This is a topic I harp on often because I believe it’s one of the single most important factors of strategy and optimization that plenty of people don’t take seriously. You’ve got to take your time building this, ensuring that you’re putting the focus-points of the site out front. That you use information for your conversations and audits to leverage how you’re building thematic silos of information around products/services. You want the architecture set up so you don’t cannibalize specific keywords and phrases. You want to visualize, possibly even map out, how you can cross-link throughout the site to flatten architecture and escape the block-level trap.
It goes without saying that this is the life-blood of any website. Content, while always having been an important factor, has had a reemergence in the past six to seven months as a cornerstone element. Many have Panda to thank for that. In the past, content has simply been another way to manipulate by “stuffing” business-centric keywords and phrases. If you subscribe that document level classifying is used (which I do, and seems to be at the heart of Panda), then stuffing is of a bygone era.
Therefore, writing content in a way that serves the user as well as engines is key. Content, in my opinion should be functional, informative, and actionable; it should tie in temporal and semantic relevance to targeted keywords. It should be structurally sound and should take advantage of internal body content linking. Moreover, your site content should be looking to build in the best usability and user-experience possible, up front (i.e. making clear calls to action through text and design).
Additionally, you need to think about how to keep content fresh and relevant. Whether that’s through blogging, gamification, articles/infographics/user-stories, or simply working on cultivating UGC (user-generated content).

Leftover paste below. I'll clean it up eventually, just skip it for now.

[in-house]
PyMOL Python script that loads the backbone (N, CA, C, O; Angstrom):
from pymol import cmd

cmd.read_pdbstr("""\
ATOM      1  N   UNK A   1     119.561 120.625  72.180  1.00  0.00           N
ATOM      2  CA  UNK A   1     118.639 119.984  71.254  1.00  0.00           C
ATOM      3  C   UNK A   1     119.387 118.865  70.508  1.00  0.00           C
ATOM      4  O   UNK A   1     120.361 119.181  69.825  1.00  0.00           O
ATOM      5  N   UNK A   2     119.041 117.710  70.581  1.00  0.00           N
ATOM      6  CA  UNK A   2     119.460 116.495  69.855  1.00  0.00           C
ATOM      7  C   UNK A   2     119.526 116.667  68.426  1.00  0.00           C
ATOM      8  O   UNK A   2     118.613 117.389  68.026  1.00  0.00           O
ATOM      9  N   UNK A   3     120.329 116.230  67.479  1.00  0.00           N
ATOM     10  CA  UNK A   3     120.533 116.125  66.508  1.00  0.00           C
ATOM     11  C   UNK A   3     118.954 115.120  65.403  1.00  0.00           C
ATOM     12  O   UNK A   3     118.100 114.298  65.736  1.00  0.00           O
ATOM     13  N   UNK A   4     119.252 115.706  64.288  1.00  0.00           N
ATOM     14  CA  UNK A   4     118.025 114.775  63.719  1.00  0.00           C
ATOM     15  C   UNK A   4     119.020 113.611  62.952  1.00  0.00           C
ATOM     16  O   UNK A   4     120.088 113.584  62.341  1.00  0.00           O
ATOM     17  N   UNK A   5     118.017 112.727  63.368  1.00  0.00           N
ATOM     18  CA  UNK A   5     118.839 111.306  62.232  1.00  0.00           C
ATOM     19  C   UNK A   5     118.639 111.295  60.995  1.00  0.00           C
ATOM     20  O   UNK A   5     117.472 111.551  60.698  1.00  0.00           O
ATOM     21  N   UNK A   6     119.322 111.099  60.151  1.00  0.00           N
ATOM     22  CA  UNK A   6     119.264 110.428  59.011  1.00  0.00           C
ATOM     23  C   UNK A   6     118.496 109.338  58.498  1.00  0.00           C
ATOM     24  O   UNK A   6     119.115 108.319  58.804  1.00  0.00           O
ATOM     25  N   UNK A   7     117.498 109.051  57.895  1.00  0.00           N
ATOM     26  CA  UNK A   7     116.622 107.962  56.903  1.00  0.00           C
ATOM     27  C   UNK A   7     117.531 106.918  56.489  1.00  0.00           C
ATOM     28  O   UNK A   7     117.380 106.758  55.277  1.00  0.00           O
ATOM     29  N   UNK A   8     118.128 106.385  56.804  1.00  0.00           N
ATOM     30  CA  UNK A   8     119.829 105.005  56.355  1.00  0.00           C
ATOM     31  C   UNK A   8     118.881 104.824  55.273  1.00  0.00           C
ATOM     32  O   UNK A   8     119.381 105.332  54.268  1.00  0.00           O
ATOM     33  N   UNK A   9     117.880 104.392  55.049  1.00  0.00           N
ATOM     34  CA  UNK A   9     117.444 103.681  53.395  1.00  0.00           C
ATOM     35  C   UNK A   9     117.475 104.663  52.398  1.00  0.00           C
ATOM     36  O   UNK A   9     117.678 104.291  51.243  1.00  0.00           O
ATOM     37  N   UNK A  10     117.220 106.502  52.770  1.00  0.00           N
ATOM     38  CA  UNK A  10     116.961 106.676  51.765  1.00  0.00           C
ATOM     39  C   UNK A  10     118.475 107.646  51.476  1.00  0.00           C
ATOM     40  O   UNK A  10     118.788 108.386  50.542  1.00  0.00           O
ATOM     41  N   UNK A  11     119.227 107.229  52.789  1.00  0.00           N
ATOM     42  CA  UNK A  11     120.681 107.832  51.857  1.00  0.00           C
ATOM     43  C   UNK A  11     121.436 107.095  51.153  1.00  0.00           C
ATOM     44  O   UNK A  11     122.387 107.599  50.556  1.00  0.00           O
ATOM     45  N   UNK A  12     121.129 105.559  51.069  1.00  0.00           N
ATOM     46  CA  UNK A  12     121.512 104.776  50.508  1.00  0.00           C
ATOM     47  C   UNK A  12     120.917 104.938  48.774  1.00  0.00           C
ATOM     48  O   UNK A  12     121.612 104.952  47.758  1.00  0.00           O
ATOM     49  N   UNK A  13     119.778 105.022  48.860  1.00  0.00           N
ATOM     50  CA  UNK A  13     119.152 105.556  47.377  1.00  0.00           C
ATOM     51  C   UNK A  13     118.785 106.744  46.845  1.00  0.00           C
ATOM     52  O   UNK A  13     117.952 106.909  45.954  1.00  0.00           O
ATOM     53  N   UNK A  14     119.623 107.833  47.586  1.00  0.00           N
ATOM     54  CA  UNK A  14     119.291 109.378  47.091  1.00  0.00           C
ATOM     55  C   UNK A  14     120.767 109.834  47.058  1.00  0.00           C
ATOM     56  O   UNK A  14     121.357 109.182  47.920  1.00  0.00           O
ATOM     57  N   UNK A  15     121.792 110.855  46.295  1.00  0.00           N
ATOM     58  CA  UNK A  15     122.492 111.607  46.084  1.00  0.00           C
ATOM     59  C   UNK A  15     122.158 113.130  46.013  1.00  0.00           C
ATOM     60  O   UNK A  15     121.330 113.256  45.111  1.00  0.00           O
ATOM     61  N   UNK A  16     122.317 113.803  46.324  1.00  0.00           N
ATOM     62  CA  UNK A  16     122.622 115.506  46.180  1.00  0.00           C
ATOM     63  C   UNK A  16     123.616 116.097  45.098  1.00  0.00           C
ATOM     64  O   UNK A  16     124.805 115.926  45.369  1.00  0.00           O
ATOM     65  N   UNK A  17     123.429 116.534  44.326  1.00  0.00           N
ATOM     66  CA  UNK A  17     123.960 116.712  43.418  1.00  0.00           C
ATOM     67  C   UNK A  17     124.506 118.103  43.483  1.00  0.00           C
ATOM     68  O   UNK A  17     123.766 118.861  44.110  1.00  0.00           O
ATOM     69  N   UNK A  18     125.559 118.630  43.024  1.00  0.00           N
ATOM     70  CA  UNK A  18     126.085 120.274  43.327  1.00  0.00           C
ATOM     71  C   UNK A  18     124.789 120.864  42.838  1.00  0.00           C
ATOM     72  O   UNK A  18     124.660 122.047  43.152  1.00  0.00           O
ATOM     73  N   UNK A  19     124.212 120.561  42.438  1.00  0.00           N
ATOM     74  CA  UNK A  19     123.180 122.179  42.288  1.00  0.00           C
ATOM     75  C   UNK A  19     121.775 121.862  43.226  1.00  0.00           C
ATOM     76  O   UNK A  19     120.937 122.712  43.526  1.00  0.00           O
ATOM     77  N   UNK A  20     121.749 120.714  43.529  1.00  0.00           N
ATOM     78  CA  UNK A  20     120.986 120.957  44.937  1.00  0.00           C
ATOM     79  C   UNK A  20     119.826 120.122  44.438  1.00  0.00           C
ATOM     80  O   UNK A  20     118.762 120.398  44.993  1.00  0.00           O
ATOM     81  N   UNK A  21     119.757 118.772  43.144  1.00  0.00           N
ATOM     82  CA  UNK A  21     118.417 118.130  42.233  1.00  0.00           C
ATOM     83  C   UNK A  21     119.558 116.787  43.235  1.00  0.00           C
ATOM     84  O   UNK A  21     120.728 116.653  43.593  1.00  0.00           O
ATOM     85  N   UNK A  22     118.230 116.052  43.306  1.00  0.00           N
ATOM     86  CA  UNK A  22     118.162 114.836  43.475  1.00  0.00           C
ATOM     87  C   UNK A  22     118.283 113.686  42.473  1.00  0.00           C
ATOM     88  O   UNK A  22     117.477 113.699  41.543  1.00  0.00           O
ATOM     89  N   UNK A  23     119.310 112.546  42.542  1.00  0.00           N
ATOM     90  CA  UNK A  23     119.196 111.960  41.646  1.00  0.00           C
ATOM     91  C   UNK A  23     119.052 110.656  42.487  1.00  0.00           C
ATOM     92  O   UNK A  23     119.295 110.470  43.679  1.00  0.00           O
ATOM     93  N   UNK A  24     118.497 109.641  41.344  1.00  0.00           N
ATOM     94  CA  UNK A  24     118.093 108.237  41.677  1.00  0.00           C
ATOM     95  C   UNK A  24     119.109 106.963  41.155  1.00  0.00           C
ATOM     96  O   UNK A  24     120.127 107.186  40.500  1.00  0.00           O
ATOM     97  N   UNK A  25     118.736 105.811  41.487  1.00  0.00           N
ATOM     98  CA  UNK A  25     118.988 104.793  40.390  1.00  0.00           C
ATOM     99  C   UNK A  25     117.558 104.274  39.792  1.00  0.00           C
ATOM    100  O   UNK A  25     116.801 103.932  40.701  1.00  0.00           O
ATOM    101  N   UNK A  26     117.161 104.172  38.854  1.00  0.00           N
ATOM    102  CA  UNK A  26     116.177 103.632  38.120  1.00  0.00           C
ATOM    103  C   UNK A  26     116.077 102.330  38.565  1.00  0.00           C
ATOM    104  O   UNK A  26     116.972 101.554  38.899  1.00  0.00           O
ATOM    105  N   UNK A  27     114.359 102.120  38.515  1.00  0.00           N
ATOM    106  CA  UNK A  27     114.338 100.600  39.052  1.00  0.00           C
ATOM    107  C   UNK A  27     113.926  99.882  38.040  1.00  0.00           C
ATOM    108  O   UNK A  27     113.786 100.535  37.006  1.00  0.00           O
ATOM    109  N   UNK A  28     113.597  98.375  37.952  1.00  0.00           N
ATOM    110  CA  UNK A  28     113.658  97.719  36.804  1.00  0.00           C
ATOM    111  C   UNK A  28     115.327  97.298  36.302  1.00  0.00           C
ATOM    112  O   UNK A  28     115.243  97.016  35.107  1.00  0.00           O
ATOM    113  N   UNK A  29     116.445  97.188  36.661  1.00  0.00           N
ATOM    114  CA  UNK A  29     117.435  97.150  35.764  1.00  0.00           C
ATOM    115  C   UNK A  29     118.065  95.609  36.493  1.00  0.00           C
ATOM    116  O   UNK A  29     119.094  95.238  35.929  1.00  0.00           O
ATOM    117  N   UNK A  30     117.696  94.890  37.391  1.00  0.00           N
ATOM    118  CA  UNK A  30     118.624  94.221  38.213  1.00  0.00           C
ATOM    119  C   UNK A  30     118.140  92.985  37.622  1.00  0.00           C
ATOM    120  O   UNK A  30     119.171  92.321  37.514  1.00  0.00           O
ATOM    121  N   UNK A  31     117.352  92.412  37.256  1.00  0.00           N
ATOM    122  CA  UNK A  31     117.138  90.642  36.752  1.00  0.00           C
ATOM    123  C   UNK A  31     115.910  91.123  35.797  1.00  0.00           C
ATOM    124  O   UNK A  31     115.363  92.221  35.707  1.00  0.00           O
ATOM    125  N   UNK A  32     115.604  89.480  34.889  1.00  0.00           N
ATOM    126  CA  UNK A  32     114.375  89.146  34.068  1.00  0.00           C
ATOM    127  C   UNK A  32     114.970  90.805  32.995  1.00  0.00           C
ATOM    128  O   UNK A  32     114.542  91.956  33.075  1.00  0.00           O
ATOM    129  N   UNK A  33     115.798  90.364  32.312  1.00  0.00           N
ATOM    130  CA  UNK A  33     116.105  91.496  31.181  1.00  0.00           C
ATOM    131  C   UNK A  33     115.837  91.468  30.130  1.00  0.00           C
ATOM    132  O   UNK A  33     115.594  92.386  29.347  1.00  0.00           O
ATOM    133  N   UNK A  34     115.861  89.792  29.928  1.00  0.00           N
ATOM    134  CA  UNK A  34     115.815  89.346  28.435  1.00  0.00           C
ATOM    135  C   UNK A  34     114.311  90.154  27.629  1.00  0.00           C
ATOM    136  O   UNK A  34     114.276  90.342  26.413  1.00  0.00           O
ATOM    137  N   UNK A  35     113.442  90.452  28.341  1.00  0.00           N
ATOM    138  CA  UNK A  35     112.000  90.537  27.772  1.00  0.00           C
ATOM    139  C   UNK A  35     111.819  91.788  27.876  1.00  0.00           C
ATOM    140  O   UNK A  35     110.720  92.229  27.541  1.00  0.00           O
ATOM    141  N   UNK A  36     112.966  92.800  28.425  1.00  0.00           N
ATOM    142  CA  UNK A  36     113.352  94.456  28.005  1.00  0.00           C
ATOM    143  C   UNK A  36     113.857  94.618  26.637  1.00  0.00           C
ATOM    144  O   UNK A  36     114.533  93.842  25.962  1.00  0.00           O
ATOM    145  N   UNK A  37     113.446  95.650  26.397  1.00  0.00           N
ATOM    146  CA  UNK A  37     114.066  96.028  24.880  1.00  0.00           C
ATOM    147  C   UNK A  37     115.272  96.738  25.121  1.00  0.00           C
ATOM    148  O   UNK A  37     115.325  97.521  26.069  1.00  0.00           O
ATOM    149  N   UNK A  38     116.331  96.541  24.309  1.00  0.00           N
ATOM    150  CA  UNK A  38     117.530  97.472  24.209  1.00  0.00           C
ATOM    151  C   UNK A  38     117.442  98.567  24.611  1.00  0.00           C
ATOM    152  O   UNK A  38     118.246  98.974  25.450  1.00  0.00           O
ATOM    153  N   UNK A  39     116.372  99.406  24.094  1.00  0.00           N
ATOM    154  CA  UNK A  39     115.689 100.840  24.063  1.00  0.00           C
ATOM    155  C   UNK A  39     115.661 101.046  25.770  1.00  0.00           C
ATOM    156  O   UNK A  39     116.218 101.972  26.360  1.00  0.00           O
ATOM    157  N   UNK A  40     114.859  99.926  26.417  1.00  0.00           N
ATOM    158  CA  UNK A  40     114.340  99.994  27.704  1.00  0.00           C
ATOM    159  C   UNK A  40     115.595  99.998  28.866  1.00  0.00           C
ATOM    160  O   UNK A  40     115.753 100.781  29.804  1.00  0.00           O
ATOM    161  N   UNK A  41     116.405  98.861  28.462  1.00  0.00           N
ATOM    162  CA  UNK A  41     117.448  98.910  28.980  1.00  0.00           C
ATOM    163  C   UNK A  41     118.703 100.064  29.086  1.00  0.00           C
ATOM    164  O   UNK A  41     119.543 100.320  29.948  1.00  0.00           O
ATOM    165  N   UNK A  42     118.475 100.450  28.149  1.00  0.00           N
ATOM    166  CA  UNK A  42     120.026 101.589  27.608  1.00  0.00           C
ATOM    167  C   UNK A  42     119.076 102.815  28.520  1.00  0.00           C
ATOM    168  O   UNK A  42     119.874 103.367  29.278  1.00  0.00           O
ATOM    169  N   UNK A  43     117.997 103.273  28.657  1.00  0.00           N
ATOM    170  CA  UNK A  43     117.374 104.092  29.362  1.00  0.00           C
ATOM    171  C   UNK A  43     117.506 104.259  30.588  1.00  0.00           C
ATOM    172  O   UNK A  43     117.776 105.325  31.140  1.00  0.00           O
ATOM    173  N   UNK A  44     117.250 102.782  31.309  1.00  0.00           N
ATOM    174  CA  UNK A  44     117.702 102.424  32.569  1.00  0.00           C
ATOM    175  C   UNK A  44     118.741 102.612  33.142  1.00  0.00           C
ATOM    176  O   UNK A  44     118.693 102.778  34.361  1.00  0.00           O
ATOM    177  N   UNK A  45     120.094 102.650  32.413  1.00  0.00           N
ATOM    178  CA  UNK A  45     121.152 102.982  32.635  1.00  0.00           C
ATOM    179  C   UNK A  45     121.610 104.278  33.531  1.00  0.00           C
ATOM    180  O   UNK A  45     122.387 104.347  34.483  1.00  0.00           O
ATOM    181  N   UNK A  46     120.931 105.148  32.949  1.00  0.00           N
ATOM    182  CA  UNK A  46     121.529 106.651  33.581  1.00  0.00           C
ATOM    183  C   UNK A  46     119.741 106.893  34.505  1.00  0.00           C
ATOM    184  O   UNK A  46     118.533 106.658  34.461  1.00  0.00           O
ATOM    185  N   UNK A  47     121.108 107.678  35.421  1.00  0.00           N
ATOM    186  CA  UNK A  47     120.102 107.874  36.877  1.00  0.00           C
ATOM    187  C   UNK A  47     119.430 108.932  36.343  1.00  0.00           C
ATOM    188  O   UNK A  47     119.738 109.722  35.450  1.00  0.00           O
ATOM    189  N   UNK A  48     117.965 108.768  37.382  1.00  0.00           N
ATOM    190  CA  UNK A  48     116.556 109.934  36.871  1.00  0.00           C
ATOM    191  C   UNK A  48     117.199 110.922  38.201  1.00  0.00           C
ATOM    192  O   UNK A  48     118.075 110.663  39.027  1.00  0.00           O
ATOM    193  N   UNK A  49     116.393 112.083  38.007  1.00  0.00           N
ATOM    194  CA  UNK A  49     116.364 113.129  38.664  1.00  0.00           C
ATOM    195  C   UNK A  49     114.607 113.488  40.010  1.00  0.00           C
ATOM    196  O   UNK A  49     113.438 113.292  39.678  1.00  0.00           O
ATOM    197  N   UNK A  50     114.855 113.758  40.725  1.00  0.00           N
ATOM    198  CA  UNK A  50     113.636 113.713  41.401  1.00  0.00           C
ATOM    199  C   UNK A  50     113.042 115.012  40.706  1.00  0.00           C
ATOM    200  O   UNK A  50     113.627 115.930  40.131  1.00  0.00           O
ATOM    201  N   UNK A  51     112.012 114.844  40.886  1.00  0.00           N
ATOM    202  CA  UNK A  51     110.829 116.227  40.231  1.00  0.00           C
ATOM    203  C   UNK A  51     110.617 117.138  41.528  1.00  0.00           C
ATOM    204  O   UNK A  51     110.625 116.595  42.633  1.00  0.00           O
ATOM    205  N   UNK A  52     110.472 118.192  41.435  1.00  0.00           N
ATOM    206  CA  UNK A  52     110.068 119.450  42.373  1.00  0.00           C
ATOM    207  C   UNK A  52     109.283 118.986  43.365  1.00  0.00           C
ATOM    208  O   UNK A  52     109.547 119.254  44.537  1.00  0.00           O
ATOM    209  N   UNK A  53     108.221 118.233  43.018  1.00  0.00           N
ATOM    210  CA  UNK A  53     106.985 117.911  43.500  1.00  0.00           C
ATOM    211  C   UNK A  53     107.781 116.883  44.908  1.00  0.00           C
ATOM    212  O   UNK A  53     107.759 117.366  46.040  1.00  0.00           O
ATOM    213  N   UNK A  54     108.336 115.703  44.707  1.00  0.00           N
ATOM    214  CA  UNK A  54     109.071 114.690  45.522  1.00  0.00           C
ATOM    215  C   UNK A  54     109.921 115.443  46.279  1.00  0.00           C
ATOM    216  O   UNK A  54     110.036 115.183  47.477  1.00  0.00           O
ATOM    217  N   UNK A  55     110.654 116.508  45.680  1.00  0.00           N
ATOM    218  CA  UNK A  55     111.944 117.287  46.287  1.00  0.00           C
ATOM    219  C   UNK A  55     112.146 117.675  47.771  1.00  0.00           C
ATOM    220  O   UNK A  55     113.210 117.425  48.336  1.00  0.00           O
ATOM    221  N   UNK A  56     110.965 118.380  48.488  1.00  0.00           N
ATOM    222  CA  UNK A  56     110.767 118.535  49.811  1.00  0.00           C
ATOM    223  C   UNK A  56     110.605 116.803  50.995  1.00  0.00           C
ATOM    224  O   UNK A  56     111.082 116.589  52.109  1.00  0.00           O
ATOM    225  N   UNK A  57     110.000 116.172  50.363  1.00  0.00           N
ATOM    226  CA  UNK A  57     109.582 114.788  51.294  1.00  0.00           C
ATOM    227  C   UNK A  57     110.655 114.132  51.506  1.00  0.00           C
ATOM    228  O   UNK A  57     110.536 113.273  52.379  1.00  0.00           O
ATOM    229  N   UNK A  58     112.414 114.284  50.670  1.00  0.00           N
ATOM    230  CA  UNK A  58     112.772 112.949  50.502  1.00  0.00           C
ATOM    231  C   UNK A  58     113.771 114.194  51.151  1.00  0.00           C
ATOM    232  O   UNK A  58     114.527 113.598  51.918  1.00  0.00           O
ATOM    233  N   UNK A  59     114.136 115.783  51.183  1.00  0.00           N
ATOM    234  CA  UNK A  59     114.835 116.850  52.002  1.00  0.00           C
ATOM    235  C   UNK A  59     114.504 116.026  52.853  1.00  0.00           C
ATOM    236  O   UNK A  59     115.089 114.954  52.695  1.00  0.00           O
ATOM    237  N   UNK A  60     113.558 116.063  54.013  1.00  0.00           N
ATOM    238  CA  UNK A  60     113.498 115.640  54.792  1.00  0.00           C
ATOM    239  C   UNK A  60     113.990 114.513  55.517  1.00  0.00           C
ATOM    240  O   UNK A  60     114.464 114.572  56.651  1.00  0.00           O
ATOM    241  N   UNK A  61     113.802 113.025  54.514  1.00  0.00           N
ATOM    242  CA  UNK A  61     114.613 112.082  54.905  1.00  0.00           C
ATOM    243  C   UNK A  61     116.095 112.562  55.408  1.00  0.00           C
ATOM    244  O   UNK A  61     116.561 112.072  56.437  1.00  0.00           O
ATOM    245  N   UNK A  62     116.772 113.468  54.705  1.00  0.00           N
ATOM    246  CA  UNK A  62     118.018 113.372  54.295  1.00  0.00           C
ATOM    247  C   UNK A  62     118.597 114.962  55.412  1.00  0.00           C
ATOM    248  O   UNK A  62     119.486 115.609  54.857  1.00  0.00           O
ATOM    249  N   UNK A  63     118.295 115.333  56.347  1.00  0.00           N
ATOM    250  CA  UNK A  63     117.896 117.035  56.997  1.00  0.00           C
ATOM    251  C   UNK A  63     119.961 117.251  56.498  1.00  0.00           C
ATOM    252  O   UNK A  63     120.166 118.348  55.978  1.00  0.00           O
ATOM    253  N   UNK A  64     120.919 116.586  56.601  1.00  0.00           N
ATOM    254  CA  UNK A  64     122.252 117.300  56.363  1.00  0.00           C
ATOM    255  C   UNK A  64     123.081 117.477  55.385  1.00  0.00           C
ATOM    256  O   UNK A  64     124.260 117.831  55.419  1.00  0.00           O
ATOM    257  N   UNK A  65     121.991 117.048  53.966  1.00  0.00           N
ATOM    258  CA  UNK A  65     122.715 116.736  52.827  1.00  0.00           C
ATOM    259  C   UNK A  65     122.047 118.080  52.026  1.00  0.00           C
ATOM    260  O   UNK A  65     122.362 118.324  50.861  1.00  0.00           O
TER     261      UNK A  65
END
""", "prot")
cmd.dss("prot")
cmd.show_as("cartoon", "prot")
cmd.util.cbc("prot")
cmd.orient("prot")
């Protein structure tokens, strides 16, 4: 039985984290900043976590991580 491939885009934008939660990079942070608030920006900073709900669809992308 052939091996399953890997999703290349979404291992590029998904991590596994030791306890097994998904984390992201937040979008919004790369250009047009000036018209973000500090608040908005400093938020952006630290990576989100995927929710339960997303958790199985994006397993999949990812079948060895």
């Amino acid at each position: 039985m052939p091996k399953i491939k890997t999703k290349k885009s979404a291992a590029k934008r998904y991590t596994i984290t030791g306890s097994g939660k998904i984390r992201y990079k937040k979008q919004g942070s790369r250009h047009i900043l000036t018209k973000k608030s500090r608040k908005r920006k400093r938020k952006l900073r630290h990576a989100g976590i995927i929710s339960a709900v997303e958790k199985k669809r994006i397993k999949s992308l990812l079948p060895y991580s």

Push/Pull Marketing and Optimization
Clearly, having roots deep-seeded in SEO, I consider this a must-have for any website. Applying great keyword research and user search trends to HEAD fields, creating optimized site content that helps to reinforce the message while making it appetizing for engines, are not optional in my opinion. Working on link building tactics, building exact match anchors, building semantic and temporal variations on business-centric keyword anchors. The list goes on and on. Ultimately, if you want to stay competitive in any market place online, you have to do it to maintain a strong, solid core.
But, equally as important, is defining the overall online marketing strategy. Do you engage in PPC (paid search)? Does it make sense to utilize location-based marketing (i.e. Foursquare, Google Express, etc)? Do you make social media marketing tactics a central piece, and if so, are taking into account how SEO can help you leverage this? Are you thinking about how mobile plays a part in the strategy going forward?
The success of many of these endeavors relates directly back to how strong your overall site core is. Is your architecture built in a way that it can accommodate these things easily (i.e. is it flexible to incorporate)? Is the content targeted enough, optimized well-enough to lend a helping hand to your paid search efforts?
Where Do I Go From Here?
These are just the core elements. It’s not indicative of the polished techniques you’ll need to acquire to have your online marketing engine roaring. For that you’ll unmistakably need practice. Then more practice and polish. At some point, you’ll be able to see how all these core elements work combine together like Voltron. But until then, it’s enough to keep your focus on these core elements; they are the keys to lasting success online. They are the key factors to having a website stand the test of time.
It’s time to move forward, get focused, and start harvesting.